New Delhi, Nov 19 (UNI) While 'women's empowerment' is becoming an attractive political catchphrase, a group of organisations today mustered the audacity to claim that males in India are also being discriminated against in various spheres, including employment.
'Save Family Organisation'(SFO), an NGO, and its sibling organisations, while giving a call to observe November 19 as 'International Men's Day', quoted a report of the Labour and Employment Ministry to assert that during the years 2001-05, men employed in the public and private sectors lost 14,000 jobs while women gained 1,00,000 jobs during the same period.
''While an increasing number of men are losing employment, more women are entering the job market and defying their traditional roles within the family and society,'' it said in a statement.
In addition, men are being subjected to severe discrimination under law and their basic human rights are being violated everyday in the name of more and more legal provisions that claim to empower and protect women, it alleged.
The statement may sound ironical when viewed against the backdrop of the statement made by a Punjab minister yersterday that women can be bought at a price less than that of a buffalo.
While discrimination against women has been an obnoxious social reality of both the traditional India and the India on the upswing, 'Save Family Organisation' alleged that thousands of men are becoming victims of ''legal terrorism'' unleashed by the misuse of certain sections of the Indian Penal Code, the Protection of Women against Domestic Violence Act, adultery laws and divorce, maintenance and child custody laws.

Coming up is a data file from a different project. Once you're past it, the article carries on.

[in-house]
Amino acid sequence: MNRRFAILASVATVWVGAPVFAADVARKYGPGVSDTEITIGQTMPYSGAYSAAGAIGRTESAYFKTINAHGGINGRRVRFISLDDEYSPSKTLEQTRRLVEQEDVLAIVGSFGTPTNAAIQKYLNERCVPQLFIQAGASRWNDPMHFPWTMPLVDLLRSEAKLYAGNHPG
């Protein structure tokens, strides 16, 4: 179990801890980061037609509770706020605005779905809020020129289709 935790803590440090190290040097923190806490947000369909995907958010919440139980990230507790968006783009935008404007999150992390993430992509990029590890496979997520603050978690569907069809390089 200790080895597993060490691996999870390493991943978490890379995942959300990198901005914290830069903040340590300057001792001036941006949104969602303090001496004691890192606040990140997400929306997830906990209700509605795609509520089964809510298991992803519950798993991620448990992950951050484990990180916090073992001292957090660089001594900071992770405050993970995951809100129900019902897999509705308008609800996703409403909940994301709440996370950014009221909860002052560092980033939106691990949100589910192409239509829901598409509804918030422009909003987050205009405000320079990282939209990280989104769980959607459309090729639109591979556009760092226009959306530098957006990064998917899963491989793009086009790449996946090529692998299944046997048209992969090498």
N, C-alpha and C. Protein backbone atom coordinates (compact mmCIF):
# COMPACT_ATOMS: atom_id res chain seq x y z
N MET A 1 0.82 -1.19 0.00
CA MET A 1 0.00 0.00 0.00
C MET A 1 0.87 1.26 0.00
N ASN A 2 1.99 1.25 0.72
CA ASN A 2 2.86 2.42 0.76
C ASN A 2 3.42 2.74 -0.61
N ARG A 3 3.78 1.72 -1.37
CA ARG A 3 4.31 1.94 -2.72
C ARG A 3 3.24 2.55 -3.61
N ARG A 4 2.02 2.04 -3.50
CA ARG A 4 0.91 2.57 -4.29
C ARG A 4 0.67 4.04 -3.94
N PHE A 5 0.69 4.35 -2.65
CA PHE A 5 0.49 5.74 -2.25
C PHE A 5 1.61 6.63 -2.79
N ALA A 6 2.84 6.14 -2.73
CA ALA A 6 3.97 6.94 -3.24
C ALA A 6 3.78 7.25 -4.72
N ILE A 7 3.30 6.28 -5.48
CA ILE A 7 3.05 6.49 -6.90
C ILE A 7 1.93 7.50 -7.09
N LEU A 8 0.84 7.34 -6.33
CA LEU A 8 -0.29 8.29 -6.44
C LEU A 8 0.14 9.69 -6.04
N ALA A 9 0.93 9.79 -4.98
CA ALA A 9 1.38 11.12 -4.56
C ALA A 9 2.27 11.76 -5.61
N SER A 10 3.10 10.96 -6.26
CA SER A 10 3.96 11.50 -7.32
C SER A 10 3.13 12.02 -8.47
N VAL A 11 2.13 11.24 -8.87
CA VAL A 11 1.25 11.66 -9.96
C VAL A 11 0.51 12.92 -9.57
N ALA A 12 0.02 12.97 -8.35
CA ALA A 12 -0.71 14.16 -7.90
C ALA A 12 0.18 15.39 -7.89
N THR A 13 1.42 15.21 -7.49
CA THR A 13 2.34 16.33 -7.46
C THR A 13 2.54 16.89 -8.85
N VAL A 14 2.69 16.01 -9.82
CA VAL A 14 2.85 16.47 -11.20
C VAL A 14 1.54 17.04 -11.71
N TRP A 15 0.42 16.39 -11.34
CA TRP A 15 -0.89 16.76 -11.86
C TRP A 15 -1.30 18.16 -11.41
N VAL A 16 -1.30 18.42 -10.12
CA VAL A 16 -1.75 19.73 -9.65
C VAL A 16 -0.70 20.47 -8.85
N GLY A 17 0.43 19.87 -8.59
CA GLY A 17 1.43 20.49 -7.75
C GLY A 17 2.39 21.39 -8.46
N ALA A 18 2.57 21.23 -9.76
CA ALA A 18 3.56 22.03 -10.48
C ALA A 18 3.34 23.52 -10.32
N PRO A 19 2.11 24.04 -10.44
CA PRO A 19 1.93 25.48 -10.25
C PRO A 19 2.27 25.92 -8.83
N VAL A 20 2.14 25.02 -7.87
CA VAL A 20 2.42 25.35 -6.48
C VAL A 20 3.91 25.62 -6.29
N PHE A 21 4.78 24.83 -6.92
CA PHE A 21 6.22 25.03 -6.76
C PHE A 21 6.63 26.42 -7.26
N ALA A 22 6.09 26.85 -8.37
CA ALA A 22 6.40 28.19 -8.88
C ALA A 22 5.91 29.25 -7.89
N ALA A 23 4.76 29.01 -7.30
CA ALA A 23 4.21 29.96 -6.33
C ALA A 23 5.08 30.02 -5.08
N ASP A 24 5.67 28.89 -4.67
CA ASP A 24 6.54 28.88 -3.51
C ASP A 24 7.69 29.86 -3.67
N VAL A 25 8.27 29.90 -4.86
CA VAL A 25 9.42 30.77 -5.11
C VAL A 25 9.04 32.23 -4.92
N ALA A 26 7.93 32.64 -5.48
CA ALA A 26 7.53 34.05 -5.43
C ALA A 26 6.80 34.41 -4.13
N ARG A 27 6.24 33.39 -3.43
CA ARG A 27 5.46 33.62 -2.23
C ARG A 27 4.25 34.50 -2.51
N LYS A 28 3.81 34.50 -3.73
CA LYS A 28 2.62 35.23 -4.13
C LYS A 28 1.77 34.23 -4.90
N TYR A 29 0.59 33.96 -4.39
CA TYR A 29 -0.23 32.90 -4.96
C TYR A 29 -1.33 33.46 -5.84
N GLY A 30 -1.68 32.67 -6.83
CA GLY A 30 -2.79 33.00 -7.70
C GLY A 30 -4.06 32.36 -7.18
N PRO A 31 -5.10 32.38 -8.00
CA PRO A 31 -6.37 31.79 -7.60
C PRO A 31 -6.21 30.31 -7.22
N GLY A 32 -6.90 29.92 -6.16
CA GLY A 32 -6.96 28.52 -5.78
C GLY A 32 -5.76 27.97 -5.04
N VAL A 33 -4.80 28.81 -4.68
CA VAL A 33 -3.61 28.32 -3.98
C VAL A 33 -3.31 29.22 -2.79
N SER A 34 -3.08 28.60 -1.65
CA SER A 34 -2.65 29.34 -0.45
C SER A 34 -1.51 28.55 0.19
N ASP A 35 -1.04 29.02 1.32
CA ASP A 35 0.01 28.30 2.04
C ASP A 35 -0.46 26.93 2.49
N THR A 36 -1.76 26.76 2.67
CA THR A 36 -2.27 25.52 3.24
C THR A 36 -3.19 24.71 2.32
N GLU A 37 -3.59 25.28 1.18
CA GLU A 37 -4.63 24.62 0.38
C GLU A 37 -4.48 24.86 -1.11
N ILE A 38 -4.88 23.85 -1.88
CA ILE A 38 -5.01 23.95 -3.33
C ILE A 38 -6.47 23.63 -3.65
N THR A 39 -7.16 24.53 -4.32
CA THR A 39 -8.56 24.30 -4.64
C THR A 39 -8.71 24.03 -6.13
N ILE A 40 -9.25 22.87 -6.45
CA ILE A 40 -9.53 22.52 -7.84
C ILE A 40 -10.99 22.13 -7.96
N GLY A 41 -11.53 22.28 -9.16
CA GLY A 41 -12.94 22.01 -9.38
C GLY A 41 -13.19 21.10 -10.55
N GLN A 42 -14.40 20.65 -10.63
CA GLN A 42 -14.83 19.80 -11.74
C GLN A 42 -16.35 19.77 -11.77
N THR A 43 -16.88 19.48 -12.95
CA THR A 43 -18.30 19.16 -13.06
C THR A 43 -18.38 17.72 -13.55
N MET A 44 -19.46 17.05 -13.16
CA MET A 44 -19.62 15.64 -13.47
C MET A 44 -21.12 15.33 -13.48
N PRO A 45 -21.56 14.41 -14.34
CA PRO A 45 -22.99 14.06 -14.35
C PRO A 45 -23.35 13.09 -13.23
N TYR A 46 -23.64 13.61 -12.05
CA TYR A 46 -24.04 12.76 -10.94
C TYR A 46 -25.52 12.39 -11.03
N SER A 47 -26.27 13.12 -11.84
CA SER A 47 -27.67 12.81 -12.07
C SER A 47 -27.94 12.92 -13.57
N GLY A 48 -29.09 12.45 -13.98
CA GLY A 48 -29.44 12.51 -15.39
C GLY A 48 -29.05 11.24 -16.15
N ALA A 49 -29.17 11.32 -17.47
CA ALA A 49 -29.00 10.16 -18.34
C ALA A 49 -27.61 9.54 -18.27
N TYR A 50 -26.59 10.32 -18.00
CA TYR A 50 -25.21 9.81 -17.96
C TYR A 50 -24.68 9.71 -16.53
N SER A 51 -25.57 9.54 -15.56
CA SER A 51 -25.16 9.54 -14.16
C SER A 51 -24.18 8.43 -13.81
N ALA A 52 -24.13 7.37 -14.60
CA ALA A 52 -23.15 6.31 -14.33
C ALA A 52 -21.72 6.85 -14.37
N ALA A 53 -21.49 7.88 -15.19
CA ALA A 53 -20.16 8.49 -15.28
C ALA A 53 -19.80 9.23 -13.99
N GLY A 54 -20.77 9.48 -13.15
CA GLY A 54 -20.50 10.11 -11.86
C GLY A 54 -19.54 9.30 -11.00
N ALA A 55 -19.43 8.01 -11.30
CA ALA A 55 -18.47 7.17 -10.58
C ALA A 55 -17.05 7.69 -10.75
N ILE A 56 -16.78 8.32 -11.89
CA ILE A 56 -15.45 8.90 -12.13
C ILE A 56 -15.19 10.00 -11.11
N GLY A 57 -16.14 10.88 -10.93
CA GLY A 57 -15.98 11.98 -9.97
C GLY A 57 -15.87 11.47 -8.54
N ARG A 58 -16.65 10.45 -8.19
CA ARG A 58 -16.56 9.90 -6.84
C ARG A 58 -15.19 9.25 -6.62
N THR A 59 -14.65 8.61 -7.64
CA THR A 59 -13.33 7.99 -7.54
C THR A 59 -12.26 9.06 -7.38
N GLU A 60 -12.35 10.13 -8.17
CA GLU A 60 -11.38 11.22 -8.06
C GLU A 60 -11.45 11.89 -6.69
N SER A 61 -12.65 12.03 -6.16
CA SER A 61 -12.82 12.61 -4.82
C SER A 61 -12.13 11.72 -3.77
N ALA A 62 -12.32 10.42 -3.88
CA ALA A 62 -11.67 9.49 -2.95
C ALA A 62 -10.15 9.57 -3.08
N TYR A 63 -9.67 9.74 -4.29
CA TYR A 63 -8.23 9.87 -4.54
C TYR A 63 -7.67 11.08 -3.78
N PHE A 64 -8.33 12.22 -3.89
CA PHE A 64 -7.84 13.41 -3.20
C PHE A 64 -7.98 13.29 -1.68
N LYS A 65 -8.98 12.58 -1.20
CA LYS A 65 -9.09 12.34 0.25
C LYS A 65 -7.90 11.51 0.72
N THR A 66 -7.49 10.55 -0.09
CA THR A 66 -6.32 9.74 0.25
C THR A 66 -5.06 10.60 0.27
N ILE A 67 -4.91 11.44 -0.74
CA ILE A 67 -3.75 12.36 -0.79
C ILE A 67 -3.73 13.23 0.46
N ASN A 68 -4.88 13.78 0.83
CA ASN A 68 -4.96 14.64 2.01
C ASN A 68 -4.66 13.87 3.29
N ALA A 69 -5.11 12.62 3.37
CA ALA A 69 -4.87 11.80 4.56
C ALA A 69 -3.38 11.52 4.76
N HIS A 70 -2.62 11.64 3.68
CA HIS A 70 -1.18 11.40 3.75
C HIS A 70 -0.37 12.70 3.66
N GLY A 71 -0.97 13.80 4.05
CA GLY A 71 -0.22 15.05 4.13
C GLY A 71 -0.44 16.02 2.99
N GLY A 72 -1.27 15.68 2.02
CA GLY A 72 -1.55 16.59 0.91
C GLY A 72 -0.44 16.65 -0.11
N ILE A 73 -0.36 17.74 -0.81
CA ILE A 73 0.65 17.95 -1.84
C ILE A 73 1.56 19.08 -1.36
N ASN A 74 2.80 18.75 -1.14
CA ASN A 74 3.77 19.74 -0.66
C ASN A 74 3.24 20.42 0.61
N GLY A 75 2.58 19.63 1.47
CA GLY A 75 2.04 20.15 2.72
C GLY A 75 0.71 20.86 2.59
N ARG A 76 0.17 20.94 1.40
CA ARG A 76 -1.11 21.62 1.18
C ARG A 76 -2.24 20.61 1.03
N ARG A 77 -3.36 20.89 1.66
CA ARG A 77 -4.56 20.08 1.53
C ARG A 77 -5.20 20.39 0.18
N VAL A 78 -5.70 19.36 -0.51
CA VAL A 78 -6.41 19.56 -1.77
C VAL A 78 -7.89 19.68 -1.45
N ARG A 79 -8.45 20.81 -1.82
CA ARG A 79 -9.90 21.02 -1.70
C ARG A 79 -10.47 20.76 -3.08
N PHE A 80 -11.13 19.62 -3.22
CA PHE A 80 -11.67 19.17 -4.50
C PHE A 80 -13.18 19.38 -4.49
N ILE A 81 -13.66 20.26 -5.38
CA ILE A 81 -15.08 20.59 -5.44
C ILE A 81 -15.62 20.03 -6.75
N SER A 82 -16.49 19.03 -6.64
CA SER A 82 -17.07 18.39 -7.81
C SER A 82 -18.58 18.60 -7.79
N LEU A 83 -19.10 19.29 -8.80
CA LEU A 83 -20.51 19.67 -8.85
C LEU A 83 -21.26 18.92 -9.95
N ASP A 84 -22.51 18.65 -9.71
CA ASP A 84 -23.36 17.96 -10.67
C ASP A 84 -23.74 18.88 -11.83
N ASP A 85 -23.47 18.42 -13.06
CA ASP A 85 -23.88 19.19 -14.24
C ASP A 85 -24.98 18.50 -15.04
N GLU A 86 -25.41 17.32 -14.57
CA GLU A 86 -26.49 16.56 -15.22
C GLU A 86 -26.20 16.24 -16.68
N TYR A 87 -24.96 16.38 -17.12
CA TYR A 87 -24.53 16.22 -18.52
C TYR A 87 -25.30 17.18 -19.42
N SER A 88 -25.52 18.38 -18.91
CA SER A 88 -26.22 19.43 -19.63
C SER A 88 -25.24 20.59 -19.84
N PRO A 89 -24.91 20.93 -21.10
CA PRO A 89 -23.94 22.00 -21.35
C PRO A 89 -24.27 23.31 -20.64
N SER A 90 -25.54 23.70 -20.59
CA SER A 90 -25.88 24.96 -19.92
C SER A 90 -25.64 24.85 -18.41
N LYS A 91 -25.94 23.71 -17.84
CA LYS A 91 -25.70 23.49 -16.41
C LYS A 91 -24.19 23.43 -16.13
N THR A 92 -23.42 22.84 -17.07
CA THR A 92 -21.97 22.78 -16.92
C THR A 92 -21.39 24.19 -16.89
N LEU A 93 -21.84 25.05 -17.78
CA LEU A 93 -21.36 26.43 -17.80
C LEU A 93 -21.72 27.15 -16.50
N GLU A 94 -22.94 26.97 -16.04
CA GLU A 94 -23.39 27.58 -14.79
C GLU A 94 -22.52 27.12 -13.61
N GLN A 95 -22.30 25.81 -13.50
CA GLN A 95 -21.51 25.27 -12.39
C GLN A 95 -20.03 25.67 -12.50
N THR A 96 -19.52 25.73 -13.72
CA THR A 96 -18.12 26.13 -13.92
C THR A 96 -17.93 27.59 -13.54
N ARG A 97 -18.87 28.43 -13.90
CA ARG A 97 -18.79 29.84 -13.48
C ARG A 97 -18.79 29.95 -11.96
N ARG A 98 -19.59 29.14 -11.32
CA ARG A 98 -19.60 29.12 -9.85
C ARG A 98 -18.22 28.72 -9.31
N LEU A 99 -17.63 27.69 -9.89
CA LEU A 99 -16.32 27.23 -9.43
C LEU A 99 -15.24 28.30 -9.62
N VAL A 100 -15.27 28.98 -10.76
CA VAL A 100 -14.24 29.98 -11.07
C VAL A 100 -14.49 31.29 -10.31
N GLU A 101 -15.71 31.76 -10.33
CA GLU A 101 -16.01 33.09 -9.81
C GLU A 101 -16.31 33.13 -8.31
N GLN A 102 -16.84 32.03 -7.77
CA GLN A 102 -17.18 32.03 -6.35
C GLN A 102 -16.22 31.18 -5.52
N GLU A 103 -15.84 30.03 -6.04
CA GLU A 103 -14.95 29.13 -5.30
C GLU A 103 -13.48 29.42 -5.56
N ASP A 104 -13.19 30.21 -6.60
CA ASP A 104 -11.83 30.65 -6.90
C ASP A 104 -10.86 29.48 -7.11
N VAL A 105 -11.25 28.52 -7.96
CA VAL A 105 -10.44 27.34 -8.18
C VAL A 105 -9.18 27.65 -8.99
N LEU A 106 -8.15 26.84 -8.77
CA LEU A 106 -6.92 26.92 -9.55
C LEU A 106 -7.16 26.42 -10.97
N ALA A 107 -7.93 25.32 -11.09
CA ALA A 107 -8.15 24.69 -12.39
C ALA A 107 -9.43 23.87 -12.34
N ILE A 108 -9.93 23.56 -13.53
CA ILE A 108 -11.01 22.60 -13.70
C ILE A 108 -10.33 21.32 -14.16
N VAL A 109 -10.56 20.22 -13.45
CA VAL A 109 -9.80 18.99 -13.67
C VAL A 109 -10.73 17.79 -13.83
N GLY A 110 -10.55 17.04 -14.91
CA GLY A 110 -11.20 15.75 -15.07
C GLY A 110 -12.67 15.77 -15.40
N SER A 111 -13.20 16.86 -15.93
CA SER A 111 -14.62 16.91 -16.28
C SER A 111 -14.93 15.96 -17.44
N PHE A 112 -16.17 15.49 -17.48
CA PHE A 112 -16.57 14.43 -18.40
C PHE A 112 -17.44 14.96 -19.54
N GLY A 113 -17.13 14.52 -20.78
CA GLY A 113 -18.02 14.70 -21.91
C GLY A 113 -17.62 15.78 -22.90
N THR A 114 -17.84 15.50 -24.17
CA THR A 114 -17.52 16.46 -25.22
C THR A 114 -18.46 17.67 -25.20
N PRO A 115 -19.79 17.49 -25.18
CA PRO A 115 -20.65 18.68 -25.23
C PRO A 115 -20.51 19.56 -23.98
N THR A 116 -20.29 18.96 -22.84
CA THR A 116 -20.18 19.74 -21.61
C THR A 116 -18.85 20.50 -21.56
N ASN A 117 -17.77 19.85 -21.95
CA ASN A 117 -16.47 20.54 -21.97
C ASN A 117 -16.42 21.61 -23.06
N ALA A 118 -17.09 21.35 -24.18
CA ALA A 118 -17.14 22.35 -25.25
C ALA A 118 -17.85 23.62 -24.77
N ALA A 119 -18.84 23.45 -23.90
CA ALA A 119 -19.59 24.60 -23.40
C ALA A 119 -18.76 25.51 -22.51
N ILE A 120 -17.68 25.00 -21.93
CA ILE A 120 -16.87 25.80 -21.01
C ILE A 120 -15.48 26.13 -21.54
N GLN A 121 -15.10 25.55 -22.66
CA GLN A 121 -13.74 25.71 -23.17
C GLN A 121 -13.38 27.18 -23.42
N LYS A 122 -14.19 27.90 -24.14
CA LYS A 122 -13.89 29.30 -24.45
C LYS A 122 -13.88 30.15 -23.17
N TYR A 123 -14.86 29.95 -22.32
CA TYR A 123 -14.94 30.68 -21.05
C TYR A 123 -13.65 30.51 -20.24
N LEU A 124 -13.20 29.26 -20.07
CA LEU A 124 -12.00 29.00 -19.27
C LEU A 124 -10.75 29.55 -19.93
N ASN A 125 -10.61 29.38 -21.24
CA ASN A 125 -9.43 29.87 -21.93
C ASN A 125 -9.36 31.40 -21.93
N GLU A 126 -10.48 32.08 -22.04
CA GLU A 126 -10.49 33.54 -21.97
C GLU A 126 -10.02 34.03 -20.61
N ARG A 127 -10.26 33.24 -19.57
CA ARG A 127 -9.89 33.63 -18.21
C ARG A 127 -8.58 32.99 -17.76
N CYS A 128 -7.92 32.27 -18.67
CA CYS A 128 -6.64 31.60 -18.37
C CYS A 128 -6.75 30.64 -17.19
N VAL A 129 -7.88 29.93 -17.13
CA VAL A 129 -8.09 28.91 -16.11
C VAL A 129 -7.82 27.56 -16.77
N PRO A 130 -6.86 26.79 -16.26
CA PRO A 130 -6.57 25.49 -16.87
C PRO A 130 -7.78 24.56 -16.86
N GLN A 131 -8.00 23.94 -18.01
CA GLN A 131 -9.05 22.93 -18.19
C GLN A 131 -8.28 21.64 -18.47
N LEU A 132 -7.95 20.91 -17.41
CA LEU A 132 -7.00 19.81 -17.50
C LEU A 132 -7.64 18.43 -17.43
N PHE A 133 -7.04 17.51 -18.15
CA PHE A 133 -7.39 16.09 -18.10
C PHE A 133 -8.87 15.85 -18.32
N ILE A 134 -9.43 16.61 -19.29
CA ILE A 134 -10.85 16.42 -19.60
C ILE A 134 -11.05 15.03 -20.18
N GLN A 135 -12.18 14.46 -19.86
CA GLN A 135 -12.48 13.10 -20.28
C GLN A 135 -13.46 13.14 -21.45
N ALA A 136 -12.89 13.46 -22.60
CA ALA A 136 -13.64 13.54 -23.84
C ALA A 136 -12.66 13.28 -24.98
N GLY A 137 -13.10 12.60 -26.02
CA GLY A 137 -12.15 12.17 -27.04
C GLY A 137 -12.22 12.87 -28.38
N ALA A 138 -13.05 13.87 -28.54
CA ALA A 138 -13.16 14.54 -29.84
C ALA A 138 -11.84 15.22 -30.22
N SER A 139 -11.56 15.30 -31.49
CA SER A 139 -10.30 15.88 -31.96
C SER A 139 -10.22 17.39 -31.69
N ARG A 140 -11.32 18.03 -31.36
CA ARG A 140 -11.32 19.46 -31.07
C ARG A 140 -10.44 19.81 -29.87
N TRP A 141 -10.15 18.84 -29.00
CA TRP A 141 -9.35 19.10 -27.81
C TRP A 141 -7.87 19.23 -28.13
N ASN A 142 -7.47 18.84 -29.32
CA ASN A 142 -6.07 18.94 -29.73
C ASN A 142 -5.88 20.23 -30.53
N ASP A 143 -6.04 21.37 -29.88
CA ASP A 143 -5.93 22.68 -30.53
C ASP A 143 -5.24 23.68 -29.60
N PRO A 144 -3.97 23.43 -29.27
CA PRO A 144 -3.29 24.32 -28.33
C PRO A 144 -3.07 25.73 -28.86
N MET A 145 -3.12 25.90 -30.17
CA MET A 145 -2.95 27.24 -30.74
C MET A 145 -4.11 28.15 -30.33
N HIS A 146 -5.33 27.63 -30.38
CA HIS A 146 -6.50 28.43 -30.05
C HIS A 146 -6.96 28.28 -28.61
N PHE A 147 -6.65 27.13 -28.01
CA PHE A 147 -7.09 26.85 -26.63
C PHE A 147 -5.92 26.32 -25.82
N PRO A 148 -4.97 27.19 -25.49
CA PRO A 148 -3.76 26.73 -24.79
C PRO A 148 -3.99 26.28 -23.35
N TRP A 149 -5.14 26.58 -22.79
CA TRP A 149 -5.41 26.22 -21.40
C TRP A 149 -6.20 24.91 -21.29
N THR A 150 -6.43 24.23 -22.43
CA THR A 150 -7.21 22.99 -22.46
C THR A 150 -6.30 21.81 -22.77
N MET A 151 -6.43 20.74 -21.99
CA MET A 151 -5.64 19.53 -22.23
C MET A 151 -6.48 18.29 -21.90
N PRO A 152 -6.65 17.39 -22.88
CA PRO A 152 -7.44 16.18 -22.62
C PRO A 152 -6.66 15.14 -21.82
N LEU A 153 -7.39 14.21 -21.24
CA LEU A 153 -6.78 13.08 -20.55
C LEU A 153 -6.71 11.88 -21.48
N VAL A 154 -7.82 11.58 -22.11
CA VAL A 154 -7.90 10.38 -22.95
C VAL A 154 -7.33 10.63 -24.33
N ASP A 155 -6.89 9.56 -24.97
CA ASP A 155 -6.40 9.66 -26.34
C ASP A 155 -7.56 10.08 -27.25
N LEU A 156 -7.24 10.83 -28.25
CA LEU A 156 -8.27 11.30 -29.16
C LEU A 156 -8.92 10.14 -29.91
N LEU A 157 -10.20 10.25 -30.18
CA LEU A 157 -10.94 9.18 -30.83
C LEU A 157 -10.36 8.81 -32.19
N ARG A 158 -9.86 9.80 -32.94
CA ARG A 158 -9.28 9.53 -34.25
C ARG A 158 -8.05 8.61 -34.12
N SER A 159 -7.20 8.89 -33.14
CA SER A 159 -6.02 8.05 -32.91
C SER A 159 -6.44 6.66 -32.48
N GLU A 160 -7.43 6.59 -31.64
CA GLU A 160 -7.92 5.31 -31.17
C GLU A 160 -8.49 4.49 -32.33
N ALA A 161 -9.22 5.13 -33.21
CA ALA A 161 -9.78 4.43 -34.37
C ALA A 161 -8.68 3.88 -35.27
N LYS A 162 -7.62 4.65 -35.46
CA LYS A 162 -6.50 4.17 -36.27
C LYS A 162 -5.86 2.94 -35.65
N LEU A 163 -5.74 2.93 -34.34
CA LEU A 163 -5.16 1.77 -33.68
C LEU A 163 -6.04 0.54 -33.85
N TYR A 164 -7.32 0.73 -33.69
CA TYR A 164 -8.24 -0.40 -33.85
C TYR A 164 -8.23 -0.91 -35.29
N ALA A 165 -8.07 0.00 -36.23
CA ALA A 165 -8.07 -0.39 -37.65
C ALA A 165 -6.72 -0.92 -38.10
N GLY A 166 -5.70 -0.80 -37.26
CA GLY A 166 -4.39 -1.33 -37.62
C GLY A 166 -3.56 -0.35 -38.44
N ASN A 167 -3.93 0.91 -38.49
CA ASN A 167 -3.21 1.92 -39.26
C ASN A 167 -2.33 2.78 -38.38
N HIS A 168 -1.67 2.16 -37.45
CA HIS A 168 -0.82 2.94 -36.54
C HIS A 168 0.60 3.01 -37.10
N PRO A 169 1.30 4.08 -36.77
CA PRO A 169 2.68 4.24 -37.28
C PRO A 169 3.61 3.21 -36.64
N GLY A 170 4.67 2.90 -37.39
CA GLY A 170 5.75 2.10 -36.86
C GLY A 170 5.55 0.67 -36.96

''To make things worse, male members of a family, regardless of their age, health or marital status, are arrested based on unsubstantiated allegations of dowry harassment and domestic abuse, and are subjected to long-drawn trials,'' SFO activist Wasif Ali said.
He claimed while men perform some of the most risky and challenging jobs in society and contributing 82 per cent of the government's tax revenue, ''not a single rupee has been allocated in the name of men's welfare in the country's budget in the last 60 years''.
While claiming that the growing disregard and hatred against men in Indian society is forcing many Indian men to end their lives, it quoted the statistics of the National Crime Bureau to contend that the number of suicides by males in every age group outweighed the number of those by females.
In the year 2005 alone, the NGO said nearly twice as many married men (52,483), comparted to married women (28,186) committed suicides, unable to withstand verbal, emotional, economic and physical abuse and legal harassment.
The SFO also demanded that the government should establish a ''Ministry of Men's Welfare' to cater to men's needs in the changing society and end the 'legal terrorism' perpetrated through the misuse of 'anti-male, anti-family laws.' Further, civil and criminal laws should be gender-neutral and Article 51A (e) of the Constitution be amended to read ''...to renounce practices derogatory to the dignity of women'' (and also men, as opposed to just women).
Another demand of the organisation is that custody of a child should be given jointly to both spouses upon dissolution of marriage and make provisions to punish those who abuse the judicial process, irrespective of gender.